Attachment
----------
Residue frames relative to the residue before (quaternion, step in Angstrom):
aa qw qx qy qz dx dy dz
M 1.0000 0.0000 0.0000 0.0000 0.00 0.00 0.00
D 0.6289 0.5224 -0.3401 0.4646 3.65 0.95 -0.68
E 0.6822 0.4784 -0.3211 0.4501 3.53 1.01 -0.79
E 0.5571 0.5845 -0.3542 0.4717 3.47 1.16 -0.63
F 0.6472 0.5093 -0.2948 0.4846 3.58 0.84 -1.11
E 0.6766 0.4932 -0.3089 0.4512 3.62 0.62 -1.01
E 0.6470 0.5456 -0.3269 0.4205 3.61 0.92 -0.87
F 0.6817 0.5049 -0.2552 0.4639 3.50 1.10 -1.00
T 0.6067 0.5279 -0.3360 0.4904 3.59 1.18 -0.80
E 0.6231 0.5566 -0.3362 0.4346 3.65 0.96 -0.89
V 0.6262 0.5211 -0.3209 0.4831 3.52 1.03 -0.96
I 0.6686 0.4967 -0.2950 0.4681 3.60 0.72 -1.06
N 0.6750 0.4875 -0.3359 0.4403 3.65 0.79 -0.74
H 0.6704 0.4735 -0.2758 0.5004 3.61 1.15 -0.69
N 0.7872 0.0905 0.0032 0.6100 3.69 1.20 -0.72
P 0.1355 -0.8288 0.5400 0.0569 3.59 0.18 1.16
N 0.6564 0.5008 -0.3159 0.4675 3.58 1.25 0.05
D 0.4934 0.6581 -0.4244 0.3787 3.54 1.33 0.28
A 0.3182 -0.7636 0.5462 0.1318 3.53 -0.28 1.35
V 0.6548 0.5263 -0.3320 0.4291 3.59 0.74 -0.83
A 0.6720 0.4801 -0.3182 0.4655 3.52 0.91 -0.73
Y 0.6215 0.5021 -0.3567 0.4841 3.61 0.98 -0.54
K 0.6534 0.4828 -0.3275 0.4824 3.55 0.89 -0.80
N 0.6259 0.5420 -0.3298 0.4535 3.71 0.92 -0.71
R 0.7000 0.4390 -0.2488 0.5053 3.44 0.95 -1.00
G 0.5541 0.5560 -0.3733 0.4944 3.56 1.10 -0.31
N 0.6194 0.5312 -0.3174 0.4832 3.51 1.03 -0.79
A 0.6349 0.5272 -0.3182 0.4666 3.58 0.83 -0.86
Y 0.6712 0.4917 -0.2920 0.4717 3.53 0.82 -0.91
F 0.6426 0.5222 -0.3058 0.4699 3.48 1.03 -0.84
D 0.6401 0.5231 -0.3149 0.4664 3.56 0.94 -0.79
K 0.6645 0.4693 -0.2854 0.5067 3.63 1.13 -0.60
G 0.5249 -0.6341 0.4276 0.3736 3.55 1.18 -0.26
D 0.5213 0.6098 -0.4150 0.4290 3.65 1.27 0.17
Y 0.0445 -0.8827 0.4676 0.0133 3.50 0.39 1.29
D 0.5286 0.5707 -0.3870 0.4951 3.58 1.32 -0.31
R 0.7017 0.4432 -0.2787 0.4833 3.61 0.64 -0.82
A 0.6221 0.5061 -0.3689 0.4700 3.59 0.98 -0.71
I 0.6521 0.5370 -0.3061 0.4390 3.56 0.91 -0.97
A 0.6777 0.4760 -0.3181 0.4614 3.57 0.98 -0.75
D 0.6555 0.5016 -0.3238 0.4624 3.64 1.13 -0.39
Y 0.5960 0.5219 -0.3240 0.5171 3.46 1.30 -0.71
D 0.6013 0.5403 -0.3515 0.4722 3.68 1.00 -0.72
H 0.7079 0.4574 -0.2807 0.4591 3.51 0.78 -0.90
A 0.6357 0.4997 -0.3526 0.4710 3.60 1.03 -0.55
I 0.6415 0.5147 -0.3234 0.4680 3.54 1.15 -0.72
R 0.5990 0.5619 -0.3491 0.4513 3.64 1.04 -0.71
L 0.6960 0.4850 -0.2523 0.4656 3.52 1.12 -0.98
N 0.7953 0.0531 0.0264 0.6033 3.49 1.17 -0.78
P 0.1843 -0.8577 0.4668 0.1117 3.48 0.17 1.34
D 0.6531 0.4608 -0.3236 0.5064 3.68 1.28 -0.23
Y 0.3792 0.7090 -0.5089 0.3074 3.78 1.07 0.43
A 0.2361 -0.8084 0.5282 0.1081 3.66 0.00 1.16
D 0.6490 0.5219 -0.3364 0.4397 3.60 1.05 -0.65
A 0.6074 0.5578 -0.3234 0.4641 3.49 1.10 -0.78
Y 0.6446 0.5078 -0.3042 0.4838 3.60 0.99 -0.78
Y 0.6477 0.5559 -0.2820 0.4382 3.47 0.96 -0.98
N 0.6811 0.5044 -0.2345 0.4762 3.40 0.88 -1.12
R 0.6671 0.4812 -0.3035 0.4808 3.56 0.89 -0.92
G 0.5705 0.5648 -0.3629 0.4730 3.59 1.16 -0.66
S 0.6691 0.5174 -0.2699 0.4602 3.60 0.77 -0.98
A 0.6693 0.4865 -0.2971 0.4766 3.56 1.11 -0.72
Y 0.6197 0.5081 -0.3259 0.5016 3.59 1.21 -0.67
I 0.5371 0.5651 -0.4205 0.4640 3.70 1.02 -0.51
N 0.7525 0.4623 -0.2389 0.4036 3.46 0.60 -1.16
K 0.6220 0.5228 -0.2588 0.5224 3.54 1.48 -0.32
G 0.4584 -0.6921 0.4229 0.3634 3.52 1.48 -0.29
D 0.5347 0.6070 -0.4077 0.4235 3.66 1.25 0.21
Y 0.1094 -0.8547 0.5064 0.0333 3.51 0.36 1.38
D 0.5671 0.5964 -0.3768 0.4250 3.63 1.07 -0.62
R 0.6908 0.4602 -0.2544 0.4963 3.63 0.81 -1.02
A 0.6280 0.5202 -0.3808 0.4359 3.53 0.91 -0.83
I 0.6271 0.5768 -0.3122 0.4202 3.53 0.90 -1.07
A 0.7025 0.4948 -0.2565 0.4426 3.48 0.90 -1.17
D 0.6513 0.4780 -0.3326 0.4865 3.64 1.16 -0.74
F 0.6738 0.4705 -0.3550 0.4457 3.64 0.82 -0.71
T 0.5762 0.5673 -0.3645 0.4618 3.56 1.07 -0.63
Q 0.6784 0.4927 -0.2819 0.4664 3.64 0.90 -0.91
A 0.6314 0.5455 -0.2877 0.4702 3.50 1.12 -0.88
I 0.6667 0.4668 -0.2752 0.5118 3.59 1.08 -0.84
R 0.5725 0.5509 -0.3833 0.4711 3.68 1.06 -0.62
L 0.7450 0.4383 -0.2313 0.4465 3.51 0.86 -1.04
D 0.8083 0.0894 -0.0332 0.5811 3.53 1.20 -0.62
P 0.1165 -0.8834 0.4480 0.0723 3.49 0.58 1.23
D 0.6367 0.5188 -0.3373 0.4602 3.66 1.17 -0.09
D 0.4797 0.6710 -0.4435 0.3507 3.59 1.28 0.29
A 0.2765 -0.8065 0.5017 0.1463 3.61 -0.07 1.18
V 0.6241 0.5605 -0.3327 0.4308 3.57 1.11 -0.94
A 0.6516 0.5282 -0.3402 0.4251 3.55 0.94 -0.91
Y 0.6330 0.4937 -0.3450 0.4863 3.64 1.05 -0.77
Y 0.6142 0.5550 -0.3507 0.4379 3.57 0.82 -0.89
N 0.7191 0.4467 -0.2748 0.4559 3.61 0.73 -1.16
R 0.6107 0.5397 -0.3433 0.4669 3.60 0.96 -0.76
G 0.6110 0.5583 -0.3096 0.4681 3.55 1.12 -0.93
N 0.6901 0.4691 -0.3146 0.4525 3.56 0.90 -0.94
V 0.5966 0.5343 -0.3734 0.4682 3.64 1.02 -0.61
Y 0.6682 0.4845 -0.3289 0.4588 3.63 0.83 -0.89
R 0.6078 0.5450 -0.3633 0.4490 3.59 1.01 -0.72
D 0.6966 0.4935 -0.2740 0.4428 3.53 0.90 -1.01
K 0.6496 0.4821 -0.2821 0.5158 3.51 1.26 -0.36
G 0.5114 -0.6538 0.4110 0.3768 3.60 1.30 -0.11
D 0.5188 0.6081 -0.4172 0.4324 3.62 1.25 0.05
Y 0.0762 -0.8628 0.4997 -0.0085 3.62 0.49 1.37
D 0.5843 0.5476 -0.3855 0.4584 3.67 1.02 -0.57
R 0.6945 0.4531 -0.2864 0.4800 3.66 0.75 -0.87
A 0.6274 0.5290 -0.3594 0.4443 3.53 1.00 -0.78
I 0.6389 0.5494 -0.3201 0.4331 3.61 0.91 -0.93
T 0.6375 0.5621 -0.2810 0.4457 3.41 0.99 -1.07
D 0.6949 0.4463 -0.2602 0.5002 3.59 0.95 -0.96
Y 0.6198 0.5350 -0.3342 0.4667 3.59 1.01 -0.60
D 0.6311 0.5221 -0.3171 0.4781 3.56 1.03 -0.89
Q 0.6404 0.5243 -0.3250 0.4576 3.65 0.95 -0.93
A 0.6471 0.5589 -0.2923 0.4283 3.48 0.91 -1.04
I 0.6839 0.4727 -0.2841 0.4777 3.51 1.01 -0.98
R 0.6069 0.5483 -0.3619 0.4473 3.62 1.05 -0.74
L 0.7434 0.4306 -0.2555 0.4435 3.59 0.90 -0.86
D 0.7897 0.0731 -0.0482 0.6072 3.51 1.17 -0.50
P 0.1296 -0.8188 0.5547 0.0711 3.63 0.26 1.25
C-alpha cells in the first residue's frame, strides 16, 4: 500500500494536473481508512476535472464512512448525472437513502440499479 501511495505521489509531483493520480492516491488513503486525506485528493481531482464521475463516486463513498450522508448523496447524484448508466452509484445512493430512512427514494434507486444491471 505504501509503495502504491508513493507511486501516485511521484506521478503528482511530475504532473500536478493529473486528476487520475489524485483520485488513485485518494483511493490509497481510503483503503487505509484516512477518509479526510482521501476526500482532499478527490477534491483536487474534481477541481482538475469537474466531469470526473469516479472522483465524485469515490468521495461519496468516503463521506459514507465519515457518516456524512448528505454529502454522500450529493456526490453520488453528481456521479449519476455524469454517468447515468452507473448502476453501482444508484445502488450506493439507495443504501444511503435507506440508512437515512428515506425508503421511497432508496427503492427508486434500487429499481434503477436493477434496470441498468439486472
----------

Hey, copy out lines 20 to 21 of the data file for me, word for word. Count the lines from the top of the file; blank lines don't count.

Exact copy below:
D 0.4934 0.6581 -0.4244 0.3787 3.54 1.33 0.28
A 0.3182 -0.7636 0.5462 0.1318 3.53 -0.28 1.35